I now have an even deeper understanding of why Robert Frost wrote, “Good fences make good neighbors.” Fences show you exactly where a boundary lies. There is no mistaking when and how it has been crossed. It’s frustrating sometimes that our emotional boundaries aren’t always so visible or accessible.
When people come to me because they feel like others are taking advantage of them in some way, I’ve noticed that they often haven’t looked within to really identify their own boundaries. They’re too busy people pleasing and trying to manage how others feel. Women fall prey to this a lot, because we’re socially conditioned to be caretakers and to put others’ needs well above our own.
Expressing what we need out loud can be difficult, because we don’t want to be accused of being selfish. (Oh, that nasty little word!) What we usually fail to recognize is that others fire the “selfish” missile at us out of co-dependency. They fear the possibility that their needs might not get met by us, so they use “selfish” to churn up guilt. If we bite the hook and give into the guilt trip, then we’ve collapsed a boundary. We’ve said Yes when we really felt No. Is that what a Goddess would do? I think not.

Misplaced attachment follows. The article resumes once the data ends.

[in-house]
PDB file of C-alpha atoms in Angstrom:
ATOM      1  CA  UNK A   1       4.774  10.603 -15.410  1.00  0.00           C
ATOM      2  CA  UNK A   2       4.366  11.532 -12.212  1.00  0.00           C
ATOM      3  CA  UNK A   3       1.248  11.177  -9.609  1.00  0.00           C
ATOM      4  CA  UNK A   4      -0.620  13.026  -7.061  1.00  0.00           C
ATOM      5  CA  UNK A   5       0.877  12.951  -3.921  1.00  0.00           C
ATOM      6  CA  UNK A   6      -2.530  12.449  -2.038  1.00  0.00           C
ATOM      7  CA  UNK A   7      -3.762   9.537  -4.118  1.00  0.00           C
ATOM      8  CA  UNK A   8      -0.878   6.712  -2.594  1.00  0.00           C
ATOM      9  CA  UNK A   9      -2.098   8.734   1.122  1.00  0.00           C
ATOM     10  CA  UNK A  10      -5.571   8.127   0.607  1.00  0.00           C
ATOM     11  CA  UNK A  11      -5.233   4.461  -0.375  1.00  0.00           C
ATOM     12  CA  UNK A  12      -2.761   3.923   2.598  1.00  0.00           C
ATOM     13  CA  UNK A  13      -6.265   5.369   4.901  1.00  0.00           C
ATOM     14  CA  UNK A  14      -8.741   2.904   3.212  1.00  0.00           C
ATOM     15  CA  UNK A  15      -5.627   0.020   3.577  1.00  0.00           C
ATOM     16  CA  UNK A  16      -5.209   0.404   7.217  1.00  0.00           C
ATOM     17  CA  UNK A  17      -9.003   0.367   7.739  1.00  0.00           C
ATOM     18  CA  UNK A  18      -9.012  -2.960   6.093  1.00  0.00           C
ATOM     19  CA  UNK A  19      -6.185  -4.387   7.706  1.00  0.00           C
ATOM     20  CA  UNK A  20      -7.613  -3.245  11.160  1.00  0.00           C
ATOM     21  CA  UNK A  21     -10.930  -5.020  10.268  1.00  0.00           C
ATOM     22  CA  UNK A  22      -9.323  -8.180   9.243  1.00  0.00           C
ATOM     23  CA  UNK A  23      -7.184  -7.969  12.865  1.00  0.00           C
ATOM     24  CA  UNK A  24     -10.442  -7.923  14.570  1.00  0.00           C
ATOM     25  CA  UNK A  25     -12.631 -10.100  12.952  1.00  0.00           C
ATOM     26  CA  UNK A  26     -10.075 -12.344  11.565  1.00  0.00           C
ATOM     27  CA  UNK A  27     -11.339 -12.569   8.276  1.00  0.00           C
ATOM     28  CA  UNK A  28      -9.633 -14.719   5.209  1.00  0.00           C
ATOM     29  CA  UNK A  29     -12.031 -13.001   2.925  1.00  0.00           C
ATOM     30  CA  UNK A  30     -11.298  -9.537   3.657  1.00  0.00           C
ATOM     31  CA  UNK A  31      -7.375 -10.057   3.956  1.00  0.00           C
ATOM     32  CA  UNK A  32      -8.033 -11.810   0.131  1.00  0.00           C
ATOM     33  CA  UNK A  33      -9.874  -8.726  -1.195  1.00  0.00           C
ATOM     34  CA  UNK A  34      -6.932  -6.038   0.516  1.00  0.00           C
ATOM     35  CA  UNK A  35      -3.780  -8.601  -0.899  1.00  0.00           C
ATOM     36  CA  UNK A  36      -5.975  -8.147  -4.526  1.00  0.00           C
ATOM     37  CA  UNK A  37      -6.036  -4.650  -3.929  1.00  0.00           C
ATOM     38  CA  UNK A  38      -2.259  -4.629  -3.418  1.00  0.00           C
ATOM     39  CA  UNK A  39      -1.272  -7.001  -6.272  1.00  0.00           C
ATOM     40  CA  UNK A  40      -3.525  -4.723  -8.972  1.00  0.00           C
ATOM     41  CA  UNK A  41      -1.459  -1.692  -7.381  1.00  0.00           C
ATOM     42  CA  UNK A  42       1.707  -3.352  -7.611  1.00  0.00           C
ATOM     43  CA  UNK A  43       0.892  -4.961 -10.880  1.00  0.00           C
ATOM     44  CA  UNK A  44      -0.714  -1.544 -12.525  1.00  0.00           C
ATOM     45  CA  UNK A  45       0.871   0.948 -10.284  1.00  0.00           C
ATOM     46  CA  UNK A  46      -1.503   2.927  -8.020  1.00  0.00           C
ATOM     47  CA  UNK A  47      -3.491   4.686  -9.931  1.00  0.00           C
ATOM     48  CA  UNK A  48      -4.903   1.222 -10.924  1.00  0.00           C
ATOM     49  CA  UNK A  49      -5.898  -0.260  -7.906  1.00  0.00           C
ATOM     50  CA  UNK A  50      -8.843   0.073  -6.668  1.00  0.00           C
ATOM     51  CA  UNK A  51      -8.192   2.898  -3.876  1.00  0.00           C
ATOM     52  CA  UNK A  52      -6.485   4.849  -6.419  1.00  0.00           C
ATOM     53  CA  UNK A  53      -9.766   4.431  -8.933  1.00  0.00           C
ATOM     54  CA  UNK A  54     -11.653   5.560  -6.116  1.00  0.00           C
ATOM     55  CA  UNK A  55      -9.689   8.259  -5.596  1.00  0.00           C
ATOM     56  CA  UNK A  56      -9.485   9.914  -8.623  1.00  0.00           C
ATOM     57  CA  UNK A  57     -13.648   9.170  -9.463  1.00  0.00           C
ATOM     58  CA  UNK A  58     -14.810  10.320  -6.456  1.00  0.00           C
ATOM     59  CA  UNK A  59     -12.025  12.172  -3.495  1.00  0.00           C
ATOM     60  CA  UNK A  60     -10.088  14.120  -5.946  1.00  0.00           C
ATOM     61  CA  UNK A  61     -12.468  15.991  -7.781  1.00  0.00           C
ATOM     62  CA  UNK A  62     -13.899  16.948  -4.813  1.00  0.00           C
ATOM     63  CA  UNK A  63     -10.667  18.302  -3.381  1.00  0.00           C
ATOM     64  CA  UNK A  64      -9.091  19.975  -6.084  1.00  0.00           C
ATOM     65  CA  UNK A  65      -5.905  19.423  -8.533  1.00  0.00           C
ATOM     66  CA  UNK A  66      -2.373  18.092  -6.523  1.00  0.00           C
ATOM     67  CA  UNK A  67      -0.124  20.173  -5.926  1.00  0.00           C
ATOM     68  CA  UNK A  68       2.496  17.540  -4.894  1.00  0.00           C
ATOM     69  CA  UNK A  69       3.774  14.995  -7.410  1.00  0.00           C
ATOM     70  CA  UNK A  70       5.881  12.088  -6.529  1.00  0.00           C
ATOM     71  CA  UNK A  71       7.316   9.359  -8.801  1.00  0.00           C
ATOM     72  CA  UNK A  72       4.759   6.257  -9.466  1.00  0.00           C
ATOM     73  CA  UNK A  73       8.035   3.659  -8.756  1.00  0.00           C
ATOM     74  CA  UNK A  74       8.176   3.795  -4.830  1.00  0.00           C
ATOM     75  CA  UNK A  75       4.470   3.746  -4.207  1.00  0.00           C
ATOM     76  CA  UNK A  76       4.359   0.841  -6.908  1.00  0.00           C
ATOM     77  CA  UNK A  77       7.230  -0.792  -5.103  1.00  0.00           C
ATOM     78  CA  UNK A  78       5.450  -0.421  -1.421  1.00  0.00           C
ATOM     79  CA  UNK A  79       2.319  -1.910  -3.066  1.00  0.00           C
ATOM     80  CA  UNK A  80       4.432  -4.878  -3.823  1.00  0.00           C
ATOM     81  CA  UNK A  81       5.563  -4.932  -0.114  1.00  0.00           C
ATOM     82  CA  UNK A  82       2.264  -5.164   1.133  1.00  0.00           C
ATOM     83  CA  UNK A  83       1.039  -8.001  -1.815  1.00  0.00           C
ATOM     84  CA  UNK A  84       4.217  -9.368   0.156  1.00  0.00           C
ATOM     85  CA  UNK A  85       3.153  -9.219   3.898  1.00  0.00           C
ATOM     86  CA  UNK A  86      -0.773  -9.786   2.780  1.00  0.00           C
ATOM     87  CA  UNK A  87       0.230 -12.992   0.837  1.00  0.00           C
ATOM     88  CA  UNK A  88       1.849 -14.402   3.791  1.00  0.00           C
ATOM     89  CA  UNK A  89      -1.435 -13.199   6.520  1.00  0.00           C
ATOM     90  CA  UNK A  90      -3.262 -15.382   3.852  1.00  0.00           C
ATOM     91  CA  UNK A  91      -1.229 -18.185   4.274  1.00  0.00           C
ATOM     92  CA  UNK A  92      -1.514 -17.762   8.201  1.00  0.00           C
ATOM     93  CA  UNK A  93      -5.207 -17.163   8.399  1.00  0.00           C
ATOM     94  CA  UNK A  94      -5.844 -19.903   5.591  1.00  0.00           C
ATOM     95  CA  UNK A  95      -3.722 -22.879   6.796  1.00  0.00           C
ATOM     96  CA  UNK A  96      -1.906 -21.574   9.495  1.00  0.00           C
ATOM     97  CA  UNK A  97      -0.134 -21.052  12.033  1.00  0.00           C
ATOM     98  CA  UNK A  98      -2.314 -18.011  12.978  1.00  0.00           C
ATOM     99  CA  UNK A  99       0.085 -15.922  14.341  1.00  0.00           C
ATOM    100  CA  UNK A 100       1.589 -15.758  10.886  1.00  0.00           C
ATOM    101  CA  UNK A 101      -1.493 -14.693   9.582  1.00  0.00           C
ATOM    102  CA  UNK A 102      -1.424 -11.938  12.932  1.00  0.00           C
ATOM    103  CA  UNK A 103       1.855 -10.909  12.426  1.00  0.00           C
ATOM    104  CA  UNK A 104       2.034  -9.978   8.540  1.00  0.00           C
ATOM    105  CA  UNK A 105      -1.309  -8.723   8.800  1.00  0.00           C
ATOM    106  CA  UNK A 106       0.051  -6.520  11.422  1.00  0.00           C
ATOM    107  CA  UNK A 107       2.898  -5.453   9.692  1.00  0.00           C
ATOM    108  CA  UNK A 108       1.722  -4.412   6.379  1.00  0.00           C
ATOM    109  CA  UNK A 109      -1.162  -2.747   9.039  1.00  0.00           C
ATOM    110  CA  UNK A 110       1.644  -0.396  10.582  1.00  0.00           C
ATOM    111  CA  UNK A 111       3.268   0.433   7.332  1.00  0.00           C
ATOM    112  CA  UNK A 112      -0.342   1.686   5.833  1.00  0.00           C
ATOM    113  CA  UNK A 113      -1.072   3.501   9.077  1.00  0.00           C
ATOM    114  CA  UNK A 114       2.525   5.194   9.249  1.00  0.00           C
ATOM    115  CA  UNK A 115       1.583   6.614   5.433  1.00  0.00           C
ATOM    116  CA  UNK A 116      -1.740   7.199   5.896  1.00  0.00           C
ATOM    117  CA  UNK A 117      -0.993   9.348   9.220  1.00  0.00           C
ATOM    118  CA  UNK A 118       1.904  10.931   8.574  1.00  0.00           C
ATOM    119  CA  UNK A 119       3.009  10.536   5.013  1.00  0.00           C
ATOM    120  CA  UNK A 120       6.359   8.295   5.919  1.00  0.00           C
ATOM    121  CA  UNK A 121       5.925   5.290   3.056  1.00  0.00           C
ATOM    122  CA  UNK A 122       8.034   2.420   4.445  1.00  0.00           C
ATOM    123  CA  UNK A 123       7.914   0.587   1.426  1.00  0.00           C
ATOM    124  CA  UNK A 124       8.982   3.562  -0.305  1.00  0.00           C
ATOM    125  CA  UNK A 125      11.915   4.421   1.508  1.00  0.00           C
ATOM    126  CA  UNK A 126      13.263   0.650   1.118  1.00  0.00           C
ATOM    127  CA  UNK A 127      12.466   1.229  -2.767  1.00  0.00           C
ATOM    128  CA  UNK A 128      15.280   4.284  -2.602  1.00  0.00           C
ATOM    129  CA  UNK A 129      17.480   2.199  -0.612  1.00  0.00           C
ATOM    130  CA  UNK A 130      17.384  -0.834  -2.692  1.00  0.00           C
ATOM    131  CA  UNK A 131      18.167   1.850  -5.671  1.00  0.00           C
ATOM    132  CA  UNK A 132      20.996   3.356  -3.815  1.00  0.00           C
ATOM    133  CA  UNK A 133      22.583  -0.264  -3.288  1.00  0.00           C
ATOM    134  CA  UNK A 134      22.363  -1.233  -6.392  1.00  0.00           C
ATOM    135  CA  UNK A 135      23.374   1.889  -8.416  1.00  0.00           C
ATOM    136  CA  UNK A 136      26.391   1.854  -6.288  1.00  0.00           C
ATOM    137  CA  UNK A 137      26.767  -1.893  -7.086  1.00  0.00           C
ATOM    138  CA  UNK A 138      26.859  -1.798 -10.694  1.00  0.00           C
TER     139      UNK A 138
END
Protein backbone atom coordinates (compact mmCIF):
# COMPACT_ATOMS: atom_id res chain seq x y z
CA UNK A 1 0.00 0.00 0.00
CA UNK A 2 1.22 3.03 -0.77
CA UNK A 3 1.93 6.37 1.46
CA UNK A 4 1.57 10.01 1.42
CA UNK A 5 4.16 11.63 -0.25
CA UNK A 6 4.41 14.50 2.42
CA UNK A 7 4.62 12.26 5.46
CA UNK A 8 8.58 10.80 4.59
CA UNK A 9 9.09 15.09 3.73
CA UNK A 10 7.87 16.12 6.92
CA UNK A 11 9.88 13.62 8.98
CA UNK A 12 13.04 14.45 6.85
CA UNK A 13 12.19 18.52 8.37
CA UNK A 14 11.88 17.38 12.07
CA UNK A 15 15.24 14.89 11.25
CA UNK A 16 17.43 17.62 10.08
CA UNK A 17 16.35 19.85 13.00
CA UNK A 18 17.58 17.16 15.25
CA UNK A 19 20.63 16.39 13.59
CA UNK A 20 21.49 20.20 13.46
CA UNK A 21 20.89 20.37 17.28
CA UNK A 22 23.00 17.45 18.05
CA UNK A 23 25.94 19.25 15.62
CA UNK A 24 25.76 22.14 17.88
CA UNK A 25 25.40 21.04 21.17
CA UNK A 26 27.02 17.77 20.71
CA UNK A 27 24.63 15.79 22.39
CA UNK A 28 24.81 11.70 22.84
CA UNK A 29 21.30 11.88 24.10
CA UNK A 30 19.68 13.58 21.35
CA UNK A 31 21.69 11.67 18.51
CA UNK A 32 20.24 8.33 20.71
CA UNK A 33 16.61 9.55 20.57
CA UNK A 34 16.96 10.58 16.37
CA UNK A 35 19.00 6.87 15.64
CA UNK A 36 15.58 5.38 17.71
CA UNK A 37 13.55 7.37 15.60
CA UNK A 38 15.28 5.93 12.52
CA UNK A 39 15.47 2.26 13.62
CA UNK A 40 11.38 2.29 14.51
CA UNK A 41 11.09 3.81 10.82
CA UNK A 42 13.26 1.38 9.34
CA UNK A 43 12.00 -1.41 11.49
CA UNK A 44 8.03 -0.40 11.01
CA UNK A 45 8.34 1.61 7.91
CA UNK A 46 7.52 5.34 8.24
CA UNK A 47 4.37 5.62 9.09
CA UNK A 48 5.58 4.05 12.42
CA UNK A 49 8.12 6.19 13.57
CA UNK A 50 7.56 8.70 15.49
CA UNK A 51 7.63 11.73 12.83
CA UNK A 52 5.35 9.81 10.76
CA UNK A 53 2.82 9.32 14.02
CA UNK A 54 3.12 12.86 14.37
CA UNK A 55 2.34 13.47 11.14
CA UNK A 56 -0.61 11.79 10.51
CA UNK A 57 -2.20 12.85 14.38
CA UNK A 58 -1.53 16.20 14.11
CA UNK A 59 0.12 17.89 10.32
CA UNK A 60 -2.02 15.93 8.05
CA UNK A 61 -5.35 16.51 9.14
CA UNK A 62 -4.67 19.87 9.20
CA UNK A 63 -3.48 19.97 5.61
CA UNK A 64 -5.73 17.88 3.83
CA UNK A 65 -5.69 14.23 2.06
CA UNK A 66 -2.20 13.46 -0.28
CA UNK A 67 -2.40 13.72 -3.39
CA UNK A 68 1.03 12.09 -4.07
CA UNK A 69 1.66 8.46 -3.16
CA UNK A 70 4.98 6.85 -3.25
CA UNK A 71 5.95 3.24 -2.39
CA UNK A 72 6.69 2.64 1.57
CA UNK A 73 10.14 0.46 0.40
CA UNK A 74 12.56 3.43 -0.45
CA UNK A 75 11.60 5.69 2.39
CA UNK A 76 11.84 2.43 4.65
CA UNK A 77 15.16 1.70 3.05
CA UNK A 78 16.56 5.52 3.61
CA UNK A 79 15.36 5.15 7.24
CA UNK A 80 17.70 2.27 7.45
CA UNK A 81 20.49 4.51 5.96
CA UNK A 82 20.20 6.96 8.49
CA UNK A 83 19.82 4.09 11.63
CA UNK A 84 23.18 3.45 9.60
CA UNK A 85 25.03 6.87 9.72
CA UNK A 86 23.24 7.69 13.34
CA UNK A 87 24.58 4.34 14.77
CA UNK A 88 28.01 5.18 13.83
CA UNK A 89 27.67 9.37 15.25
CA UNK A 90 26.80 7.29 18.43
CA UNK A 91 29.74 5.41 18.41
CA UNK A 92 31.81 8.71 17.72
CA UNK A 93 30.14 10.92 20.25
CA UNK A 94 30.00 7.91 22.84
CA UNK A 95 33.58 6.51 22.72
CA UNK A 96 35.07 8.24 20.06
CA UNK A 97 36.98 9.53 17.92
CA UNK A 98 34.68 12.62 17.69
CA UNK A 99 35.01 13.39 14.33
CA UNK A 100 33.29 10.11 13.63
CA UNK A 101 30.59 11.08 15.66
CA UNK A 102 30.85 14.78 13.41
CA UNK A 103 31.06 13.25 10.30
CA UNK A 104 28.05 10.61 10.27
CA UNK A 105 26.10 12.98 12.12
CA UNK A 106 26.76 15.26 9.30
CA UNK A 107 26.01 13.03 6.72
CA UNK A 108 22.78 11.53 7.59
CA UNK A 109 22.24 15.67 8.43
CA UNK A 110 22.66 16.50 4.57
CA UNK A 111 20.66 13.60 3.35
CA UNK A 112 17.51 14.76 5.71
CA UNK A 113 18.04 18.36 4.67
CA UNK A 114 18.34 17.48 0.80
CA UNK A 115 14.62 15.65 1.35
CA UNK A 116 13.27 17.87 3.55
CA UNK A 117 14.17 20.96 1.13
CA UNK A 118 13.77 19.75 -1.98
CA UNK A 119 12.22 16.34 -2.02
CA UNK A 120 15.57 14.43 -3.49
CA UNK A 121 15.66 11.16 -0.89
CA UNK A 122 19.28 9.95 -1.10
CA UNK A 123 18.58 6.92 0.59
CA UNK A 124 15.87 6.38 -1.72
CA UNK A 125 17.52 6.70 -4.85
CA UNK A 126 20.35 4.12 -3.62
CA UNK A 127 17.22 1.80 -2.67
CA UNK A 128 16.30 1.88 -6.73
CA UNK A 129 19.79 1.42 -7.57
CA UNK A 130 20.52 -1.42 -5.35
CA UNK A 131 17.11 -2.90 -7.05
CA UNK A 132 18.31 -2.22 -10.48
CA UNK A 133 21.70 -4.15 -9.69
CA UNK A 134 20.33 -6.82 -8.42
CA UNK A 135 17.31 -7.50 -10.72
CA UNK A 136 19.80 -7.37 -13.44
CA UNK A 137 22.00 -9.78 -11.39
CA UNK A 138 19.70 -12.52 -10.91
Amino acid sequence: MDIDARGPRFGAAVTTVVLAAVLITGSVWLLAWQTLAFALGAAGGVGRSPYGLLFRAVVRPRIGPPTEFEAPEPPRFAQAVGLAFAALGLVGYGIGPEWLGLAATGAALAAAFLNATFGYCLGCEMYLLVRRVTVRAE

Friends have referred to me as “The Queen of No” and “The Boundary Queen” before, and I wear both titles with pride. It took a long time to love myself enough to stop being a doormat, so I will share my tactics for maintaining my sanity and sanctity.
Do a Gut Check
Step One in healthy boundary setting is checking in with how you feel. When somebody asks you to do something, stop and take a deep breath. How does their request sit with you? If you sense hesitation inside, heaviness, or anxiousness, that means you’d rather not do it. Your body will give you signals, but you have to recognize them and honor the message. If you feel like you should say yes, consider the motivation. Are you just worried about being liked?
Be Honest and Speak Up
Step Two is being honest about where you feel compromised. Women have to learn how to be outspoken, even though that goes against the way we’re socially conditioned. We’re taught to be nice, to acquiesce, and to accommodate. Outspokenness is a skill we have to master, nonetheless, if we’re ever going to reclaim our lives. Say it out loud, and stand firm, even if you’re shaking. It does get easier with practice!